October 17, 2019 Afternoon Verse Of The Day

84:5 Blessed are those whose strength is in you, whose hearts are set on pilgrimage. The temple is the “strength” of those “who dwell in your house” (84:4). Kidner makes the attractive suggestion that the word “blessed” is used three ways: first, longingly (84:4), second, resolutely (84:5), and third, contentedly (84:12). Literally, the verse reads: “Blessed is the man whose strength is in you, (the) ways in their heart.” The personal pronoun “you” may mean either the Lord or the temple. Since the pronoun in verse 4 is clearly the Lord, it logically follows that in verse 5a it also means the Lord (“whose strength is in you” [the Lord]); but in verse 5b, since this half line focuses on the journey (“paths,” “roads”; cf. NET) the pronoun “their” at the end of the line (lit., “in their heart[s]”) seems to be pilgrims: “[its] ways are in their heart[s]” (NIV: “whose hearts are set on pilgrimage”). See “Teaching the Text.”[1]


84:5 In verses 5–7 we switch back from the blessedness of those who are already in heaven to the lesser blessedness of those who are en route. Several things are mentioned about them. First of all, their strength is in the Lord, not in themselves. They are “strong in the Lord and in the power of His might” (Eph. 6:10). Then in their heart are the highways to Zion. The world is not their home. Though in it, they are not of it. Their heart is set on pilgrimage.[2]


84:5 Blessed. See note Ps. 1:1.

whose strength is in you. Their vitality in life is found in God’s power, not in their own.

the highways. People living outside of Jerusalem made special trips to the temple to enjoy God’s presence in worship. The Songs of Ascents (120–134) were probably used during these journeys (120:title).[3]


5. Blessed is the man whose strength is in thee. David again informs us, that the purpose for which he desired liberty of access to the sanctuary was, not merely to gratify his eyes with what was to be seen there, but to make progress in faith. To lean with the whole heart upon God, is to attain to no ordinary degree of advancement: and this cannot be attained by any man, unless all his pride is laid prostrate in the dust, and his heart truly humbled. In proposing to himself this way of seeking God, David’s object is to borrow from him by prayer the strength of which he feels himself to be destitute. The concluding clause of the verse, the ways are in their hearts, is by some interpreted as meaning, That those are happy who walk in the way which God has appointed; for nothing is more injurious to a man than to trust in his own understanding. It is not improperly said of the law, “This is the way, walk ye in it,” Isa. 30:21. Whenever then men turn aside, however little it may be, from the divine law, they go astray, and become entangled in perverse errors. But it is more appropriate to restrict the clause to the scope of the passage, and to understand it as implying, that those are happy whose highest ambition it is to have God as the guide of their life, and who therefore desire to draw near to him. God, as we have formerly observed, is not satisfied with mere outward ceremonies. What he desires is, to rule and keep in subjection to himself all whom he invites to his tabernacle. Whoever then has learned how great a blessedness it is to rely upon God, will put forth all the desires and faculties of his mind, that with all speed he may hasten to Him.[4]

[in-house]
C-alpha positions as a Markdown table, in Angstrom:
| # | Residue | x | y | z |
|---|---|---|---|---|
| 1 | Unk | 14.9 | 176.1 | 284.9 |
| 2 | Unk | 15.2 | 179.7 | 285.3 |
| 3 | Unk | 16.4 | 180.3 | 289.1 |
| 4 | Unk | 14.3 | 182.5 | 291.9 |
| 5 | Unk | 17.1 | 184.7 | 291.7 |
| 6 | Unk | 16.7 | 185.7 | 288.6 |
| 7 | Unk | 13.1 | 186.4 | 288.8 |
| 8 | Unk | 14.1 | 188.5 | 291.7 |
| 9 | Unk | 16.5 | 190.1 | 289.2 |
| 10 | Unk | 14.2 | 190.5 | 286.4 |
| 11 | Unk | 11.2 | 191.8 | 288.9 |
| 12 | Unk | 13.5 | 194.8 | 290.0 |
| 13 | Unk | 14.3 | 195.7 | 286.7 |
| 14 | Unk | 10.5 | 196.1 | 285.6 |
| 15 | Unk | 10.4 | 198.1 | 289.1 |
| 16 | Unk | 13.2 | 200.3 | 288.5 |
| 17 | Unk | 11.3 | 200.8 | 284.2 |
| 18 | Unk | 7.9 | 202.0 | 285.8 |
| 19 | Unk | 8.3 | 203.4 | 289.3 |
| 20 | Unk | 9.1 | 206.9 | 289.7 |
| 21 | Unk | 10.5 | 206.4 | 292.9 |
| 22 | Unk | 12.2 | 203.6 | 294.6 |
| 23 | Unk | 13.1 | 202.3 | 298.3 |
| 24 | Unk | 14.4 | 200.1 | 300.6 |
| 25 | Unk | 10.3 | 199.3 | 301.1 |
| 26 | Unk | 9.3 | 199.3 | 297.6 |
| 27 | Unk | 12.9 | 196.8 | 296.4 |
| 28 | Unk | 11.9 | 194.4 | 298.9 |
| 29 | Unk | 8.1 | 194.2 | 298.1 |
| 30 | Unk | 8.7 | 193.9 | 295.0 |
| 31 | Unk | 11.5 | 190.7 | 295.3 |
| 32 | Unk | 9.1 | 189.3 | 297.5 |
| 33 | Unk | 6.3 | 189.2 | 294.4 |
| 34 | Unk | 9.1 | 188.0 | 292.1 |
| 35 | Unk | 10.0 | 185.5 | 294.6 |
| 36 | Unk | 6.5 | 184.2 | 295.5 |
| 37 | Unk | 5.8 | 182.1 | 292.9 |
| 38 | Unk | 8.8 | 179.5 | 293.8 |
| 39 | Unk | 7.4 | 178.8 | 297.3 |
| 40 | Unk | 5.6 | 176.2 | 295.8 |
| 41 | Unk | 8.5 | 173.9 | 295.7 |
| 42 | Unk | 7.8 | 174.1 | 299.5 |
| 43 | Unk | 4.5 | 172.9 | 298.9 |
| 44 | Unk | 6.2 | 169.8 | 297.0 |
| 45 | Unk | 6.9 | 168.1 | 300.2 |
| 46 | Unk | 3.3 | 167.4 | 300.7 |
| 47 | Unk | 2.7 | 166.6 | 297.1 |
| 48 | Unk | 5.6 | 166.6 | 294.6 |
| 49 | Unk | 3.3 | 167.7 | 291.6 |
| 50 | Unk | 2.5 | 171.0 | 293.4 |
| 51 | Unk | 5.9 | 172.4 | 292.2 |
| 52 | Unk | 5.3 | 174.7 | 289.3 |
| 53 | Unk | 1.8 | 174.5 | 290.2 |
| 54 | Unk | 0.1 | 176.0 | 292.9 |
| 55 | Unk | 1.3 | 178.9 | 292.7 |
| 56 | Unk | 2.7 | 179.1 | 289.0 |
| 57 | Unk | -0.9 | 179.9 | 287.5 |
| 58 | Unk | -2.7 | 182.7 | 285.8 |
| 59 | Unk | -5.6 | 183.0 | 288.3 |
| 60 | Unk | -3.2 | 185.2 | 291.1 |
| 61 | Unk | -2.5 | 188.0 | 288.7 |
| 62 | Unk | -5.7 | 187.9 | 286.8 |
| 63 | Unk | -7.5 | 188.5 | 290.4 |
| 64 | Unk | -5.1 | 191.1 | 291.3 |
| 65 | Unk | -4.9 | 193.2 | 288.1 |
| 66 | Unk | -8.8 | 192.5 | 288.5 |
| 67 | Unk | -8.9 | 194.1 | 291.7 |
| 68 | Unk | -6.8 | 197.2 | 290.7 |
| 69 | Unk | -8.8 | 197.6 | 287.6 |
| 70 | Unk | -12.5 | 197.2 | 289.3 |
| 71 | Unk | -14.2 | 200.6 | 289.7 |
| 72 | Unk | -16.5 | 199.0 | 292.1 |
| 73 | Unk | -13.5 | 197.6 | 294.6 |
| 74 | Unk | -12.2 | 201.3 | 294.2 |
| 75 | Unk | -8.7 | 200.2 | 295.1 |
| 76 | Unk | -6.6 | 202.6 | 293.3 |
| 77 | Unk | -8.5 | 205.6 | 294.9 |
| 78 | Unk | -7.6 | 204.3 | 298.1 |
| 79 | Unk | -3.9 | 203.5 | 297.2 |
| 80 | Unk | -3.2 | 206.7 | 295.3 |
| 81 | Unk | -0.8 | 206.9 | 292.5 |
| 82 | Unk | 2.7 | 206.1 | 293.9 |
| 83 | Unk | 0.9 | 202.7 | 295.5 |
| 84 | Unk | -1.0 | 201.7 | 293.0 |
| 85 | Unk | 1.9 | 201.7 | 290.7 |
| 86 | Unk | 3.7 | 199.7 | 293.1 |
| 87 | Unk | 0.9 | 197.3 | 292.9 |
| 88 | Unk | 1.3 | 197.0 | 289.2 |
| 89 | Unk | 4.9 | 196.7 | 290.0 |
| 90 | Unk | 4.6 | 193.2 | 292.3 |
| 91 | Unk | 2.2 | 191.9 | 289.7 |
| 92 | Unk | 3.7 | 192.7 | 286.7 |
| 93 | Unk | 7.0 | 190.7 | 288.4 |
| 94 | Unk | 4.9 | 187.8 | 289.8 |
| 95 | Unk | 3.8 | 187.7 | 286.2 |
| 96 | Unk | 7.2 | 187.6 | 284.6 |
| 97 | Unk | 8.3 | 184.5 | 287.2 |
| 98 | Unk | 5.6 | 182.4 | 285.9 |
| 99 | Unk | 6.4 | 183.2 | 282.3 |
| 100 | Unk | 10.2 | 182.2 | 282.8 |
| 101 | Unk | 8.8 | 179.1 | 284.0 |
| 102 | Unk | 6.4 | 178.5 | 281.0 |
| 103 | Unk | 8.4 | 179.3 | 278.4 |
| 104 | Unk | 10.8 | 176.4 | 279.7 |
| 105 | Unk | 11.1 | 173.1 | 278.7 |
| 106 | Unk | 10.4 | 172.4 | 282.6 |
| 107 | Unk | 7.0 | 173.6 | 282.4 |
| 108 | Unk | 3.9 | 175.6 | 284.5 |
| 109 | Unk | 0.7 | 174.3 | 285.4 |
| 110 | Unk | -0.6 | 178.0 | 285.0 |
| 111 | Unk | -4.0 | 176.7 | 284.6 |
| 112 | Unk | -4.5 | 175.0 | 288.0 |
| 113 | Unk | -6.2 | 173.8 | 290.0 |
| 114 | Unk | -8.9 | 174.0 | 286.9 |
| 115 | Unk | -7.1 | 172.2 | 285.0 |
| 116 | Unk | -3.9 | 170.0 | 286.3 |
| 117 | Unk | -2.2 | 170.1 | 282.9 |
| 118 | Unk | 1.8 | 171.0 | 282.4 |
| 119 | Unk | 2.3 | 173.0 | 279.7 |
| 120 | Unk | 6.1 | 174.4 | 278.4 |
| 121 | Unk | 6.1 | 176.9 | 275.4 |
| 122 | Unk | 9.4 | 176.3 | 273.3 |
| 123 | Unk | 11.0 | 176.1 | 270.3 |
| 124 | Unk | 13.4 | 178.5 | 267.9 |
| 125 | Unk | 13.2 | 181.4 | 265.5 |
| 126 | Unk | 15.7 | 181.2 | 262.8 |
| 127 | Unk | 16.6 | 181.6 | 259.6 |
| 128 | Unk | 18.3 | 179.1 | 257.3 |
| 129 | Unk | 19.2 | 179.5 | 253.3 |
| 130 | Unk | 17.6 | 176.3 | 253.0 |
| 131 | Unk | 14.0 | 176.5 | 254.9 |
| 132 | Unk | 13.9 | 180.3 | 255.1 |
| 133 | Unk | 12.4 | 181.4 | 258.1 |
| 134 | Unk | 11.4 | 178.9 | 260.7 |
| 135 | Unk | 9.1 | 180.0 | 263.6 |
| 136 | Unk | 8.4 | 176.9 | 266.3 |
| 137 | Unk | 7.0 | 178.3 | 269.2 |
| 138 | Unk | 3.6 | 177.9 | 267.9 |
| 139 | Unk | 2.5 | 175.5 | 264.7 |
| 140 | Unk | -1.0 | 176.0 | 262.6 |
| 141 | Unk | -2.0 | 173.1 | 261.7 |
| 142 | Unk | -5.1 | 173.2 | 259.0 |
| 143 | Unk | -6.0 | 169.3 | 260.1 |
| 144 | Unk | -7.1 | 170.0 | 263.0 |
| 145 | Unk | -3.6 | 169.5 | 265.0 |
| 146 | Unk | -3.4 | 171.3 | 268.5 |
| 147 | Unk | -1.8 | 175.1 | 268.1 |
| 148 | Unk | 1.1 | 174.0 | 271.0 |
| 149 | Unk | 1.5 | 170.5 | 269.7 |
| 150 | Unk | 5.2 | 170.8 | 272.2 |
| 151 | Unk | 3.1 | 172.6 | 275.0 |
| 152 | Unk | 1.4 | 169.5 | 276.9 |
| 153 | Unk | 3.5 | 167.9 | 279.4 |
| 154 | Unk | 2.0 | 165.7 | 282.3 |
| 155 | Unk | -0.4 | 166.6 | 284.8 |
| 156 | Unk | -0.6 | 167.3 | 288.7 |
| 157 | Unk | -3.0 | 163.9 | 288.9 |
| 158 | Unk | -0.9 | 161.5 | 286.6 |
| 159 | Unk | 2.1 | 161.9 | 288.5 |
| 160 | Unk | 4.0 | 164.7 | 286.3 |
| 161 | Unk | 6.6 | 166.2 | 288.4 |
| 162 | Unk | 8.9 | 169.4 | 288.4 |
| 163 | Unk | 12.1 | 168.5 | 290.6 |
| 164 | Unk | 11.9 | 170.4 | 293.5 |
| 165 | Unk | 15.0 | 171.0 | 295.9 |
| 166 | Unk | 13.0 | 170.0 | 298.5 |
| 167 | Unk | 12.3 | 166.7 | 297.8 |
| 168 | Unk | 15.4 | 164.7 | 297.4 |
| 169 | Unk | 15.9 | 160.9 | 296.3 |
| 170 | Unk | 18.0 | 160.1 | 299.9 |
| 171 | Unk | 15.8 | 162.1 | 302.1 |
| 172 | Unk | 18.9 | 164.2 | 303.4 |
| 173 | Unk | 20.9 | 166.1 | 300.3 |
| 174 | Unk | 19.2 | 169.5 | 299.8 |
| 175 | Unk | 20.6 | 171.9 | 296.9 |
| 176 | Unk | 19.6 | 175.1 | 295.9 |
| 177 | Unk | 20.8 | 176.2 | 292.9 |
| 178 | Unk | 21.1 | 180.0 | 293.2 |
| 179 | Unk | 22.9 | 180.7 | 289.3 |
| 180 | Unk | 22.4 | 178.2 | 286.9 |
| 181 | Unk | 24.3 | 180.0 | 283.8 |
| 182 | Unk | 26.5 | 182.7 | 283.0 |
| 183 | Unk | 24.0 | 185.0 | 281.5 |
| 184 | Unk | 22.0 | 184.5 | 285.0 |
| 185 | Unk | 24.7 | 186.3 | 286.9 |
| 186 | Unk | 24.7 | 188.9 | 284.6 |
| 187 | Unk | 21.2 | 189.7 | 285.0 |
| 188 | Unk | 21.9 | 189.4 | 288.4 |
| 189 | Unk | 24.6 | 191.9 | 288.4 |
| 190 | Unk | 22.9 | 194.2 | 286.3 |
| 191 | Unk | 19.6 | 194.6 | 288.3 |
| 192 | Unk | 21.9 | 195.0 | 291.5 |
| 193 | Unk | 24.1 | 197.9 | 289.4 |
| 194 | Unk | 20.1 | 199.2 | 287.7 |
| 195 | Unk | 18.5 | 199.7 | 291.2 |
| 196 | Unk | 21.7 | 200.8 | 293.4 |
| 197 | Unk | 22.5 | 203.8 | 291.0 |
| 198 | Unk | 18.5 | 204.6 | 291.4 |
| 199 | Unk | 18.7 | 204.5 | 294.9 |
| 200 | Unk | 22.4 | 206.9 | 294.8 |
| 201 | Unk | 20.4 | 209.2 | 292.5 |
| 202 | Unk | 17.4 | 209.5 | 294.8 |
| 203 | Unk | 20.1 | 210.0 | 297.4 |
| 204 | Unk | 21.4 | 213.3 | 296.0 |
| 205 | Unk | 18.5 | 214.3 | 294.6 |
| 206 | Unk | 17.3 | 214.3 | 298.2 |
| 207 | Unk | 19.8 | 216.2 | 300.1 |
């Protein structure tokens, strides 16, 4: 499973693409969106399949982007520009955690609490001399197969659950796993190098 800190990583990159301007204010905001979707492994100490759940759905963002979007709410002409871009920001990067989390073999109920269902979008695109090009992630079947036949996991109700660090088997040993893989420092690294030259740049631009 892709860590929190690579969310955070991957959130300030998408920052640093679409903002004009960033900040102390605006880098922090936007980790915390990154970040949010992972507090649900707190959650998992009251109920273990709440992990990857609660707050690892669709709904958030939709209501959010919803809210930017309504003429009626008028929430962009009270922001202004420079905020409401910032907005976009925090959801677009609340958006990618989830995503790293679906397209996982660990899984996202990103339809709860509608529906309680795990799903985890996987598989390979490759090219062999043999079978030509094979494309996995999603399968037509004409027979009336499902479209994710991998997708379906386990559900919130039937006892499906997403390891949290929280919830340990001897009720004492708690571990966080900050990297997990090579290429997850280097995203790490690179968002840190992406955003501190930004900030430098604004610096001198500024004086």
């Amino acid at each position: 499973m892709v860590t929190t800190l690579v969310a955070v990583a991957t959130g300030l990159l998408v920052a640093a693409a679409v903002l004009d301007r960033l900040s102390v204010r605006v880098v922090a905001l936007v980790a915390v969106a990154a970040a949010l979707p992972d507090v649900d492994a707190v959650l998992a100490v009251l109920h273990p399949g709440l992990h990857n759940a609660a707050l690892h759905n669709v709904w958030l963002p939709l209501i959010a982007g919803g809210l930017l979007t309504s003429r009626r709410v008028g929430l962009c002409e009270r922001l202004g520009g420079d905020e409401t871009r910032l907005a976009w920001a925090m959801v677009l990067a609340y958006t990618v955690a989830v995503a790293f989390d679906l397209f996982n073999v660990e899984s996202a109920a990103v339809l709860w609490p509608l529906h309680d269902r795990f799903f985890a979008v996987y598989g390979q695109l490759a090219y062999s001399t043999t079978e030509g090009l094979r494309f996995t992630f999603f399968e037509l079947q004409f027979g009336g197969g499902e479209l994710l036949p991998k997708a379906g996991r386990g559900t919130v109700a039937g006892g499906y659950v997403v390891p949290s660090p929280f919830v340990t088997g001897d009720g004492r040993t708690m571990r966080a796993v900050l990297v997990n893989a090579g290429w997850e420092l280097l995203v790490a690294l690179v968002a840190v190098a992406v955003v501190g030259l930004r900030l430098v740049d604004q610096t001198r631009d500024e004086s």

Ver. 5.—Blessed is the man whose strength is in thee. God is the “Strength” of all who trust in him. The psalmist seems to mean that mere dwelling in the house of God is not enough for blessedness. Trust in God—having God for one’s Strength—is also requisite (comp. ver. 12). In whose heart are the ways of them; literally, in whose heart are highways. The “highways” intended are probably those of holiness (comp. Prov. 16:17 and Isa. 35:8).[5]


[1] Bullock, C. H. (2017). Psalms 73–150. (M. L. Strauss & J. H. Walton, Eds.) (Vol. 2, p. 93). Grand Rapids, MI: Baker Books: A Division of Baker Publishing Group.

[2] MacDonald, W. (1995). Believer’s Bible Commentary: Old and New Testaments. (A. Farstad, Ed.) (pp. 677–678). Nashville: Thomas Nelson.

[3] Sproul, R. C. (Ed.). (2005). The Reformation Study Bible: English Standard Version (p. 811). Orlando, FL; Lake Mary, FL: Ligonier Ministries.

[4] Calvin, J., & Anderson, J. (2010). Commentary on the Book of Psalms (Vol. 3, pp. 358–359). Bellingham, WA: Logos Bible Software.

[5] Spence-Jones, H. D. M. (Ed.). (1909). Psalms (Vol. 2, p. 192). London; New York: Funk & Wagnalls Company.

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